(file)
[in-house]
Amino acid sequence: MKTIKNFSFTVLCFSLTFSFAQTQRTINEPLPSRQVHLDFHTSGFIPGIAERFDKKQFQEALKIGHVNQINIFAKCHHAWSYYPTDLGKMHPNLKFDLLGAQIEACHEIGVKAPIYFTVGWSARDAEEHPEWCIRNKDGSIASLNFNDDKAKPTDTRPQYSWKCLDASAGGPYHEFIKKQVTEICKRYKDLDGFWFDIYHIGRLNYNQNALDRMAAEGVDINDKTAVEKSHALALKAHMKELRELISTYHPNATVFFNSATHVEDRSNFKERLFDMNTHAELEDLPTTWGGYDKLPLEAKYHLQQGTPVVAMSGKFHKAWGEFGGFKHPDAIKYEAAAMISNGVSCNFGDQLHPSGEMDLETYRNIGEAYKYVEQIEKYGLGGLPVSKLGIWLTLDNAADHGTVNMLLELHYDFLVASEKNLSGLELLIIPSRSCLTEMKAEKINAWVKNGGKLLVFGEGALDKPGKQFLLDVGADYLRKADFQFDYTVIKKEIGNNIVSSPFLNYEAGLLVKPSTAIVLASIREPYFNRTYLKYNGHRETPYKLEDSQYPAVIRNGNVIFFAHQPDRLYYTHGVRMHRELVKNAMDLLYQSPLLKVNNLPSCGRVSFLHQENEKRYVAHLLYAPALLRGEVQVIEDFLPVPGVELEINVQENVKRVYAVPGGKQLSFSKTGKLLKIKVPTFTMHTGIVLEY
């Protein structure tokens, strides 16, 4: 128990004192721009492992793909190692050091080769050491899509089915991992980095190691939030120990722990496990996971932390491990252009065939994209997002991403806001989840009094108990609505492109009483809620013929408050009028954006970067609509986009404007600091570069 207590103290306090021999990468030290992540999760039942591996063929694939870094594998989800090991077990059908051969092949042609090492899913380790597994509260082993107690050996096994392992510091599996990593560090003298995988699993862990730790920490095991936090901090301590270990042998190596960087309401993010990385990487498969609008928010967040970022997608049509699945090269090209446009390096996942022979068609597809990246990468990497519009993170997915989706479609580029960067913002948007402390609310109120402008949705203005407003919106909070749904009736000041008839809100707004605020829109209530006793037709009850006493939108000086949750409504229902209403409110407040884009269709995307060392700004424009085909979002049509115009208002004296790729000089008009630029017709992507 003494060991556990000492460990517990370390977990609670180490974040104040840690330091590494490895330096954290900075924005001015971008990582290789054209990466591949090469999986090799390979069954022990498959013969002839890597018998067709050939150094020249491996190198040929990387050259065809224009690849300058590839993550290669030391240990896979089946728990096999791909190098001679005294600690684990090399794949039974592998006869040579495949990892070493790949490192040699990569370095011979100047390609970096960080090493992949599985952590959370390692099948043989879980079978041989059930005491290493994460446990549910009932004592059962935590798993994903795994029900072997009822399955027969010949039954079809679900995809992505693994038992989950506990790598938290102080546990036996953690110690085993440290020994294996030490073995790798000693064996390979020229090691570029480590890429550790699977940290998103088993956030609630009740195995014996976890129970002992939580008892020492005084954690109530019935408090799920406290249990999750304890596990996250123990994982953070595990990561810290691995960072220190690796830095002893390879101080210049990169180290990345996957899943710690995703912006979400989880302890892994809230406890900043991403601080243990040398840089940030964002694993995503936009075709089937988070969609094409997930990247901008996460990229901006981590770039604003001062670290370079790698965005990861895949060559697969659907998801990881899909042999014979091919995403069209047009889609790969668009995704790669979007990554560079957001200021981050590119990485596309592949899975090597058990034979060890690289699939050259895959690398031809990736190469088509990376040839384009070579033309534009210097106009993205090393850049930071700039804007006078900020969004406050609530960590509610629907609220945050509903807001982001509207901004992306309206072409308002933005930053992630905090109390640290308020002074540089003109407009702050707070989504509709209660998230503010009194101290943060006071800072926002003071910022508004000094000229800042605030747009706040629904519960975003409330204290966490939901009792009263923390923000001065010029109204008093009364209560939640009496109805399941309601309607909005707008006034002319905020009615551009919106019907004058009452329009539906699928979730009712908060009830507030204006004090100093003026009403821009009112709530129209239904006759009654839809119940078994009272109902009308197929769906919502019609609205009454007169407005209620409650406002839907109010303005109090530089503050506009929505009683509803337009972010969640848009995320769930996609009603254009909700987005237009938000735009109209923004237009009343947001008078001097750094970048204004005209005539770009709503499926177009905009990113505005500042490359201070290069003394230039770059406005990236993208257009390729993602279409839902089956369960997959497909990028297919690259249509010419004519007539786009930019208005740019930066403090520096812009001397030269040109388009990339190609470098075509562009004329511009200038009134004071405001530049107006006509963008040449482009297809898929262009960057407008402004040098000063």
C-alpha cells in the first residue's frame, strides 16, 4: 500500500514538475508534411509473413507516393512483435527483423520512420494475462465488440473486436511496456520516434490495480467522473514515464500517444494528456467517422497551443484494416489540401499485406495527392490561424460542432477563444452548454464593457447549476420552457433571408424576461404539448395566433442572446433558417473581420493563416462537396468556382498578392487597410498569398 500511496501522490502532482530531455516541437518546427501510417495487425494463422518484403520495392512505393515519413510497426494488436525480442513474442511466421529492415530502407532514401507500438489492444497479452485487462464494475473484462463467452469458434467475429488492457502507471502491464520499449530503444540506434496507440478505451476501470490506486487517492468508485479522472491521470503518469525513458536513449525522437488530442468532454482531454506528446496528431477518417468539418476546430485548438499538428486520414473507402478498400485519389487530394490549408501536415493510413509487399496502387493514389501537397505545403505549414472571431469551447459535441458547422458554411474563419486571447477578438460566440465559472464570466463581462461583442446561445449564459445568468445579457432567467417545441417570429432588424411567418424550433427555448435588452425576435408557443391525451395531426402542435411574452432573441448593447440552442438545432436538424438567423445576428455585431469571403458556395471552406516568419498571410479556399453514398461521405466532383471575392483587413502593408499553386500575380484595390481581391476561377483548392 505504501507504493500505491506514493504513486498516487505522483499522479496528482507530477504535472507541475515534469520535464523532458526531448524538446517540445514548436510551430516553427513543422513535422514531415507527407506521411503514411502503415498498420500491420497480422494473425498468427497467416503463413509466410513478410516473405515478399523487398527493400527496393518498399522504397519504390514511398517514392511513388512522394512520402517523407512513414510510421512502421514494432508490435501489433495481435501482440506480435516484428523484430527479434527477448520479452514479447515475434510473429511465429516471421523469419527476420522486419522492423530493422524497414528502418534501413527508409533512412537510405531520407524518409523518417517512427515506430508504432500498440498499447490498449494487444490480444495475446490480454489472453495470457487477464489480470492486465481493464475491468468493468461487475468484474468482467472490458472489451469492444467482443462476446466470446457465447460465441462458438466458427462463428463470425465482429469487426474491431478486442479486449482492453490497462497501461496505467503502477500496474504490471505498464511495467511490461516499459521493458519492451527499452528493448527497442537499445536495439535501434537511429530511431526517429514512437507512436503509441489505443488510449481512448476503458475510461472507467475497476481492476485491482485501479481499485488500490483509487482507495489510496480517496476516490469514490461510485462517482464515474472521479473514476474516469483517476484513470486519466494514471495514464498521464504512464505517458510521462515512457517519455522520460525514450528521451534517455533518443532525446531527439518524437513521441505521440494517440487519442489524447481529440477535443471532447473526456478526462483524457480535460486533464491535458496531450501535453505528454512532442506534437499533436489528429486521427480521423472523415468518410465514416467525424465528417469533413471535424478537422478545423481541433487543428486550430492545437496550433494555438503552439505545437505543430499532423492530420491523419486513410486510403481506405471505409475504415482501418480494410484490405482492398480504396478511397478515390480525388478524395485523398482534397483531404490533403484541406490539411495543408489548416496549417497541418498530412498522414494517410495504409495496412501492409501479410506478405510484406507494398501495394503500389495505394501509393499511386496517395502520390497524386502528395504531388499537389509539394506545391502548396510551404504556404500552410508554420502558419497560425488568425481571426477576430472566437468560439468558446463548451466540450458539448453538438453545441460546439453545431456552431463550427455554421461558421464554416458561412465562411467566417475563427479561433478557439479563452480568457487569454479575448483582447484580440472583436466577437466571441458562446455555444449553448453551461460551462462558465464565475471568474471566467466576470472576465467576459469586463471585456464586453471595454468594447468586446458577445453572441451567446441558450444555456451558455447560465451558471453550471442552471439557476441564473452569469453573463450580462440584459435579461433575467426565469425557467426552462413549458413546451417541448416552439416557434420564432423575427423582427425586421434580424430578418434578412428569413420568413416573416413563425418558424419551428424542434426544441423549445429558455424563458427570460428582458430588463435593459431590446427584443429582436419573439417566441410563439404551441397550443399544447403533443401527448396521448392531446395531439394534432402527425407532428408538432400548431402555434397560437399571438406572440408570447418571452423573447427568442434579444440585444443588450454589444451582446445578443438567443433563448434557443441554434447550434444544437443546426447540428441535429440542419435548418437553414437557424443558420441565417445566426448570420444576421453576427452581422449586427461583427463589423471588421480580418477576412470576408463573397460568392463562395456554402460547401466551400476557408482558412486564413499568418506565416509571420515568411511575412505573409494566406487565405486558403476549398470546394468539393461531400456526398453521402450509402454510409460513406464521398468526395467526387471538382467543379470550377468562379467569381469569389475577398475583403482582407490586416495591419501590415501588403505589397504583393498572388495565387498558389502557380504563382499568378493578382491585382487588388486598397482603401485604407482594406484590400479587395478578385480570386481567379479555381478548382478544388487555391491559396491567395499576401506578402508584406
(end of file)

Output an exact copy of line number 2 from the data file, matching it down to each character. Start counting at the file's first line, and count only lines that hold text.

Amino acid sequence: MKTIKNFSFTVLCFSLTFSFAQTQRTINEPLPSRQVHLDFHTSGFIPGIAERFDKKQFQEALKIGHVNQINIFAKCHHAWSYYPTDLGKMHPNLKFDLLGAQIEACHEIGVKAPIYFTVGWSARDAEEHPEWCIRNKDGSIASLNFNDDKAKPTDTRPQYSWKCLDASAGGPYHEFIKKQVTEICKRYKDLDGFWFDIYHIGRLNYNQNALDRMAAEGVDINDKTAVEKSHALALKAHMKELRELISTYHPNATVFFNSATHVEDRSNFKERLFDMNTHAELEDLPTTWGGYDKLPLEAKYHLQQGTPVVAMSGKFHKAWGEFGGFKHPDAIKYEAAAMISNGVSCNFGDQLHPSGEMDLETYRNIGEAYKYVEQIEKYGLGGLPVSKLGIWLTLDNAADHGTVNMLLELHYDFLVASEKNLSGLELLIIPSRSCLTEMKAEKINAWVKNGGKLLVFGEGALDKPGKQFLLDVGADYLRKADFQFDYTVIKKEIGNNIVSSPFLNYEAGLLVKPSTAIVLASIREPYFNRTYLKYNGHRETPYKLEDSQYPAVIRNGNVIFFAHQPDRLYYTHGVRMHRELVKNAMDLLYQSPLLKVNNLPSCGRVSFLHQENEKRYVAHLLYAPALLRGEVQVIEDFLPVPGVELEINVQENVKRVYAVPGGKQLSFSKTGKLLKIKVPTFTMHTGIVLEY